June makes me think of strawberries. Mostly because Pete likes them and I often make a strawberry pie for his June birthday.
Even though the summer schedule means I’m working a little less, it also means my college kids are home and more people in general in and out for meals. Less time for reading. More time for making family memories.
Linking up with Modern Mrs Darcy’s Quick Lit
To Kill a Mockingbird by Harper Lee
I made it 49 years without reading To Kill a Mockingbird, but the time had come.
I’m glad I finally made time for this classic. It’s a good study on prejudice and the power of great sacrifice to live your principles. Human nature is fickle and sometimes we can use that to our advantage.
Not sure if I’ll tackle the sequel or not, since reviews were mixed and many negative.
When Breath Becomes Air by Paul Kalanithi
This memior was written by a man diagnosed with cancer. That’s the kind of news that changes your perspective in life.
Kalanith writes in a clear, concise style. What makes the book extraordinary is the author wrestles with the meaning of life even before he’s diagnosed with cancer. It gives the reader pause in the very best ways.
Here’s my takeaway: we make plans for our lives based on how long we think we have left to live. We make different decisions when we think we’re going to live 40 years more or 10 or 1.
Also: at the end of life, our close relationships are what matter most. But, running a close second is a life dedicated to meaningful work and making an impact on our world in some way. I’ve believed for a long time that having meaningful work was a critical element for the human psyche, but I’ve never seen it so clearly before, especially in light of the importance of close relationships at the end of life.
I also enjoyed Kalanitrh’s stories of his experiences in medical school. Interesting to see the behind the scenes snapshots of a surgeon in training.
The Guernsey Literary and Potato Peel Pie Society by Mary Ann Shaffer and Annie Barrows
So many reviewers raved about this book, I finally decided I had to check it out. Plus, it had such an unusual title, my curiosity was piqued.
I’d have to say it was worth all the hype.
I guess I didn’t read enough reviews to realize that it’s set in Europe in the years immediately following World War II.
The beginning moves a little slowly as almost the entire story is told in letters back and forth between the many characters. Juliet is a writer who hears about the Literary Society’s unorthodox beginning. She is intrigued and unearths the entire story, getting to know the members initially through letters.
I loved the human drama for the very reason war stories are so popular: adverse circumstances causes the heroes to rise to the top.
Heart-warming, satisfying read.
The Lovely Bones
I’m very late to the party on this one, since the book was published in 2002 and the movie version released in 2009. But, I wanted to find out for myself what the buzz was about.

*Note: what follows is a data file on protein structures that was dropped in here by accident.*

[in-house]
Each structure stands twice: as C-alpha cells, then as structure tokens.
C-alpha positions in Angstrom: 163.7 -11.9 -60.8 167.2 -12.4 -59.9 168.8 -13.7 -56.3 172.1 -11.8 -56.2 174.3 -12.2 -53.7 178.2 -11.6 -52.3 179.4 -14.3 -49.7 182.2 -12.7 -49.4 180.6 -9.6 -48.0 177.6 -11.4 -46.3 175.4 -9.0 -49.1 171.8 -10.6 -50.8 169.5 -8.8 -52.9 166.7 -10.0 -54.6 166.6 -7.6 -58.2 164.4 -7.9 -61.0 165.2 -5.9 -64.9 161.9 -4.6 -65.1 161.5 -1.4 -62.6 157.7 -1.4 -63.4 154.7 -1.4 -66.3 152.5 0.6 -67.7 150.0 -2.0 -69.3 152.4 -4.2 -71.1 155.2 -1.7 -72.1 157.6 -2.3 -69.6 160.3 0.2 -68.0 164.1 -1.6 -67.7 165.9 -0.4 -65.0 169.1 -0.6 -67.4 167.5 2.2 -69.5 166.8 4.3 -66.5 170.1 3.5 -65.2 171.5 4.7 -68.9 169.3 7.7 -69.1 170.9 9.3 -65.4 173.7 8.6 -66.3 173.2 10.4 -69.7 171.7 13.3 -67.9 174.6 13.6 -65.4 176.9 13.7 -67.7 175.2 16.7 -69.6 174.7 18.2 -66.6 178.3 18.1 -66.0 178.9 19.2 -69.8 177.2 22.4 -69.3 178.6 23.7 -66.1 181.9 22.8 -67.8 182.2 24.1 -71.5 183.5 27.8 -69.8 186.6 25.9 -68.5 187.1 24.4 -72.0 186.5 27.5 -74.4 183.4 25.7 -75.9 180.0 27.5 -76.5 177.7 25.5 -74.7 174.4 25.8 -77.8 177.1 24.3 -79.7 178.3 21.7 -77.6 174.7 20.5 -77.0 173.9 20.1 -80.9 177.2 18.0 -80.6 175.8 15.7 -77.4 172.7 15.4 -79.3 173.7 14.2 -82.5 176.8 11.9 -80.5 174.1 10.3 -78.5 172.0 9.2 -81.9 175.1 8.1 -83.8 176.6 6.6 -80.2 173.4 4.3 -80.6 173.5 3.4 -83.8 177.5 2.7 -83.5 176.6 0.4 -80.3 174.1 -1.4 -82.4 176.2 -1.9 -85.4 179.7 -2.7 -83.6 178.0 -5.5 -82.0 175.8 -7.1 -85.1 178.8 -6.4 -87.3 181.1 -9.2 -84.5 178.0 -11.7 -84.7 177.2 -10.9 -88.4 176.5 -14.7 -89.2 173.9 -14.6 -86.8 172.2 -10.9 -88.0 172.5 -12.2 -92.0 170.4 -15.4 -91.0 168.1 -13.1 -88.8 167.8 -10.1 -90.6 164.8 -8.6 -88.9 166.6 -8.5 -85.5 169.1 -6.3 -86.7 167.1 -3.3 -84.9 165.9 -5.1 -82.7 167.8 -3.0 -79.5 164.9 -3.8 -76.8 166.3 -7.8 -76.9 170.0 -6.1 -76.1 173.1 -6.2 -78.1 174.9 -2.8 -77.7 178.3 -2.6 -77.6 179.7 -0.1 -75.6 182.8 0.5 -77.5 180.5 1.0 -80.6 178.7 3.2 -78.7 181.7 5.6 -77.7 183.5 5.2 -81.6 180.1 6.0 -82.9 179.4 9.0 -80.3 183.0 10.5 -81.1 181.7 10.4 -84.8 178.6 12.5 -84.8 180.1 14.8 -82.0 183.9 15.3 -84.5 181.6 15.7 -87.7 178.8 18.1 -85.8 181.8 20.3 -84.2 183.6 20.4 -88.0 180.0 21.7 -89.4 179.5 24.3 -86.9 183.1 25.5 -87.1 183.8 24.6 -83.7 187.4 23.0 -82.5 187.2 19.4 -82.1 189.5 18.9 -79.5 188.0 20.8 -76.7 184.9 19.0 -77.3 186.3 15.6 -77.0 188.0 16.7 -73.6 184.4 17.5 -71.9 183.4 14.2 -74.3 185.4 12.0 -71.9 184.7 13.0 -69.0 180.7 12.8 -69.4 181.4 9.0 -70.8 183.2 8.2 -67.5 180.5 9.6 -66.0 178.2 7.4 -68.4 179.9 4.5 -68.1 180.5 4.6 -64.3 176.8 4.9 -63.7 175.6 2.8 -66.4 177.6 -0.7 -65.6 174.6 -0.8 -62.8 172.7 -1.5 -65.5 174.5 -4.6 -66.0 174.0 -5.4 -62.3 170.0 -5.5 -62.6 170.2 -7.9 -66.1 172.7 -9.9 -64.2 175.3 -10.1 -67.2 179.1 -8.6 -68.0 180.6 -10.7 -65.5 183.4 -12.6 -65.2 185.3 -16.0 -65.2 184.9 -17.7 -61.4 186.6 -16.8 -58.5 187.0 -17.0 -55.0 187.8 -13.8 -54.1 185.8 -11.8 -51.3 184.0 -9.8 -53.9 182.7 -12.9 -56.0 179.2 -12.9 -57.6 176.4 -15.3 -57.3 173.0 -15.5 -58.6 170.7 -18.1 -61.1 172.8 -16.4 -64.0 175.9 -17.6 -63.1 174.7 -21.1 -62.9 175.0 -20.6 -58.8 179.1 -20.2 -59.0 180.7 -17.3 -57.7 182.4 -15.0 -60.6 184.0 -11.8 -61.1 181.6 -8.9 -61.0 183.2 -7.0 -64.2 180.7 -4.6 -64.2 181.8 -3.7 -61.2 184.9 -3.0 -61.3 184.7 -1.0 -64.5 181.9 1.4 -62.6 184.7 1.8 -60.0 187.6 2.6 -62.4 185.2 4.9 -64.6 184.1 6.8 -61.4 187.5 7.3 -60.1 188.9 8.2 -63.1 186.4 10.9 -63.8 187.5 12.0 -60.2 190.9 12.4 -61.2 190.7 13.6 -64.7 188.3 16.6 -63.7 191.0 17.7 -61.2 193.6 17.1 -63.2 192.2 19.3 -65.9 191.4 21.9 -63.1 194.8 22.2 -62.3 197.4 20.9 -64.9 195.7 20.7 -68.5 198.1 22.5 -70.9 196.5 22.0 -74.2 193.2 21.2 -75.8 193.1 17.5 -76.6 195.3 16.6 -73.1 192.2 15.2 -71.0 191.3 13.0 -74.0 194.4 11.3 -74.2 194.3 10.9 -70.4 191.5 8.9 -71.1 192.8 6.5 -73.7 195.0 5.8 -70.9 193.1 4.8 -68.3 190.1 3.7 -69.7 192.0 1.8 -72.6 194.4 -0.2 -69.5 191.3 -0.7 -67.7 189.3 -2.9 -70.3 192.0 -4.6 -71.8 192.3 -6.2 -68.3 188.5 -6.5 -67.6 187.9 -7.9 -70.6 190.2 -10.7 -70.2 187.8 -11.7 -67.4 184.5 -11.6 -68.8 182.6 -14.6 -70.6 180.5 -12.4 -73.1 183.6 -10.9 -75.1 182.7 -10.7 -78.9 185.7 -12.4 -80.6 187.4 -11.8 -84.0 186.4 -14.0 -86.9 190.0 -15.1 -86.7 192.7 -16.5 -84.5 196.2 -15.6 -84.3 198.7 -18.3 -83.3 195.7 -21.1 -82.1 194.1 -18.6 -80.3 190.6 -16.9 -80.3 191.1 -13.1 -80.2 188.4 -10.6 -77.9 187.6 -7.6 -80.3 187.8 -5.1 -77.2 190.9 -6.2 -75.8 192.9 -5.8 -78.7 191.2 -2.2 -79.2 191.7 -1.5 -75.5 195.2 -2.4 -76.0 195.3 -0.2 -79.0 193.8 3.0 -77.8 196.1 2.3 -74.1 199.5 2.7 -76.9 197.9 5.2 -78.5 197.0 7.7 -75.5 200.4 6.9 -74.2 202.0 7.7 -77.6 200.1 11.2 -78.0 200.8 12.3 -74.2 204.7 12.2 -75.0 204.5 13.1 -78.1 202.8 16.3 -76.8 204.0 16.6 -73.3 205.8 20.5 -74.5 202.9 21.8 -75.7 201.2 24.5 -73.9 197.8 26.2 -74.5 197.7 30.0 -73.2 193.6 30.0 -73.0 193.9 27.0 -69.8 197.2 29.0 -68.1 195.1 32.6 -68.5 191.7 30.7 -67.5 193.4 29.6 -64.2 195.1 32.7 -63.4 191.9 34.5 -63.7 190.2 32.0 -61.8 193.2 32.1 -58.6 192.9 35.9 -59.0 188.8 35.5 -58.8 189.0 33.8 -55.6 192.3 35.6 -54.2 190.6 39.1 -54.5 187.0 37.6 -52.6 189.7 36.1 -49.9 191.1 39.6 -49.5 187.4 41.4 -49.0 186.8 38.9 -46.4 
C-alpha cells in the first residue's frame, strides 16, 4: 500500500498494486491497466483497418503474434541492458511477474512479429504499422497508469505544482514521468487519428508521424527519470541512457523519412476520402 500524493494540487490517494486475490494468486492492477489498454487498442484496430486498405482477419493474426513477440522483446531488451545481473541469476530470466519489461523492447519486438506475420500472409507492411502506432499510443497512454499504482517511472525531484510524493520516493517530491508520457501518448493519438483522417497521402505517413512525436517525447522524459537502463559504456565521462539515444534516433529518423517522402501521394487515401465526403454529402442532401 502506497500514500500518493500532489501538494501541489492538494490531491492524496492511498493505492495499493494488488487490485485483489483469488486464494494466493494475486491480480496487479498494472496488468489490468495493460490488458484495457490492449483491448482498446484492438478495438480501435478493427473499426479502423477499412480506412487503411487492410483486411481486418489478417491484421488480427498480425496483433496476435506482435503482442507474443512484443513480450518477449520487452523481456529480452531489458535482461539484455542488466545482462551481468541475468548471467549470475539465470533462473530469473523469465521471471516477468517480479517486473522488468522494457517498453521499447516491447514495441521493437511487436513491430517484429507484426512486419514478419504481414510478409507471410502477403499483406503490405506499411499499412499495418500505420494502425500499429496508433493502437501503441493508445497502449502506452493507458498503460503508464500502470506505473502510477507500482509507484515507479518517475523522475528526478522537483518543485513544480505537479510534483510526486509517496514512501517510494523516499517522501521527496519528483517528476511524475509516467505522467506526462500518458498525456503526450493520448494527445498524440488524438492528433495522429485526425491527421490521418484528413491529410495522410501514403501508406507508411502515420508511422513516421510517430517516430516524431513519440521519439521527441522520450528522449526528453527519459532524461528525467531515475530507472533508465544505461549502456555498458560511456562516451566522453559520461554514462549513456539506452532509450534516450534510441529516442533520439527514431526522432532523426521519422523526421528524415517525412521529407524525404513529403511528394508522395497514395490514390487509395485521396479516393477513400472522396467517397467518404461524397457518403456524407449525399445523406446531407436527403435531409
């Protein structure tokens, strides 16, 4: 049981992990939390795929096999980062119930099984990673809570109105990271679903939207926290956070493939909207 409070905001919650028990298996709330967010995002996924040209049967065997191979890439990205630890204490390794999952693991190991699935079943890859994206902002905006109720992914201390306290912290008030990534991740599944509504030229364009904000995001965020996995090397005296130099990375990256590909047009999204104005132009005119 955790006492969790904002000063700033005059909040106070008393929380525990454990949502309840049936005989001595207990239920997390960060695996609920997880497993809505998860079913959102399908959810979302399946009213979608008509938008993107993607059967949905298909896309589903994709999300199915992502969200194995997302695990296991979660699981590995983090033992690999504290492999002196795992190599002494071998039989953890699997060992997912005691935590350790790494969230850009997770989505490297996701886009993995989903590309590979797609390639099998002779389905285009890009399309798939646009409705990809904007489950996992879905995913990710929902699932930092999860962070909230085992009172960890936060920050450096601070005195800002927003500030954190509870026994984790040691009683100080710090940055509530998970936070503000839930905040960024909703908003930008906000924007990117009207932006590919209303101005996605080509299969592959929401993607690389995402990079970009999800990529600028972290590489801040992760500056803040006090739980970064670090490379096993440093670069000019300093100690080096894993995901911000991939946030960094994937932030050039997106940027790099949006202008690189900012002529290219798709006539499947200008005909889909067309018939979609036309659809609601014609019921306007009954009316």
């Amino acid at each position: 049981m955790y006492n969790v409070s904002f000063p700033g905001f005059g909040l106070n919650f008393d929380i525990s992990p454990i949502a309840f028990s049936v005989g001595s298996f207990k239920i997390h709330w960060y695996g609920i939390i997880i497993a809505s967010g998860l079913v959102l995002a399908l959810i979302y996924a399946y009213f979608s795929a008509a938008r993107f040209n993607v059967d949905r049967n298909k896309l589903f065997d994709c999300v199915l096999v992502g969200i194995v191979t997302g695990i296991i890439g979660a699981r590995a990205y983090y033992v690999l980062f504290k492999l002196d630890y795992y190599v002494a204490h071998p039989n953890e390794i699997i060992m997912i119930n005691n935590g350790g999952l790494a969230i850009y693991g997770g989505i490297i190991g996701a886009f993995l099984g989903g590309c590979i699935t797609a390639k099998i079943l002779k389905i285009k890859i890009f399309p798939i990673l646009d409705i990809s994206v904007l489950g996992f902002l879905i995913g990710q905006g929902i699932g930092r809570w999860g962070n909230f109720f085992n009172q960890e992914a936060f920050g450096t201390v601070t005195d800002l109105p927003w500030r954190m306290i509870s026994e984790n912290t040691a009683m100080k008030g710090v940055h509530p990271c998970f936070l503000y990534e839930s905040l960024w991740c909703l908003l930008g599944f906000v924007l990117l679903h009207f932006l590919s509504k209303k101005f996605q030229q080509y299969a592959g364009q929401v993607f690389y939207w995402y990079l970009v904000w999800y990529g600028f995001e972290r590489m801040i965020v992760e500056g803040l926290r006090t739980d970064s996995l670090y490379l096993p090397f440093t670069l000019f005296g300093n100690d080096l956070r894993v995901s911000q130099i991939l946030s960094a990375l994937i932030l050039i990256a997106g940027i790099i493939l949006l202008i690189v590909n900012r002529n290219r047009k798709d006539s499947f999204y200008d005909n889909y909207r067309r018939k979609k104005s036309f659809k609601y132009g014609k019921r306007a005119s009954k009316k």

The Lovely Bones is told from the point of view of a 14-year-old girl who has been murdered. She describes what heaven is like for her and keeps tabs on friends and family on earth.
The premise of the book is intriguing. The novel is well-written. Some depictions are too graphic for my taste. But, my biggest problem with the book was the way it portrayed immorality.
The problem isn’t that immorality is included in the story. Even the Bible isn’t G-rated. Lots of stories there that don’t make it into the children’s Bible Story books for good reason. But, the lines of morality are fairly clear. When they are crossed, judgment follows. The immorality is neither normalized or glorified.
I’ve come to believe that the way the immorality is depicted is the critical issue. Is it normalized? Is it glorified? I believe the moral slide we see in our culture can be traced in our literature and movies, though it’s probably a chicken or egg issue.
Interestingly enough, there’s criminal behavior portrayed in The Lovely Bones that is repulsive. Everyone is repulsed. There’s immorality that is accepted due to extreme circumstances. And there is immorality that is glorified. This is where I have a problem.
I believe strongly that immorality shouldn’t be normalized and shouldn’t be glorified.
I stumbled upon a post on how to find clean books to read that is full of resources for books rated for content.
Now, more than ever, I’m on a quest for wholesome, brilliantly written novels. I know they’re out there. Just gotta find em.
I read The Shack years ago, before I was blogging book reviews, so I thought I’d add it here, on a slow month.
I keep a copy of The Shack on the shelf at the bookstore, and it always sells, so I know there’s still new readers out there.
Here’s my one-sentence summary about The Shack: It’s not a good place to get your theology about God, but it is a good read for challenging and stretching your image of God.
When The Shack was released, it touched a nerve and became a bestseller for this very reason: it wrestled with one of the biggest stumbling blocks for people of faith, namely, how can a loving, all-powerful God allow horrific things to happen to the innocent?
The Shack is told from the point of view of a father whose little girl is missing. As the truth becomes known, the father loses his way in life until he encounters some unusual personifications of God that help him reassess his faith.
What are you reading this month?
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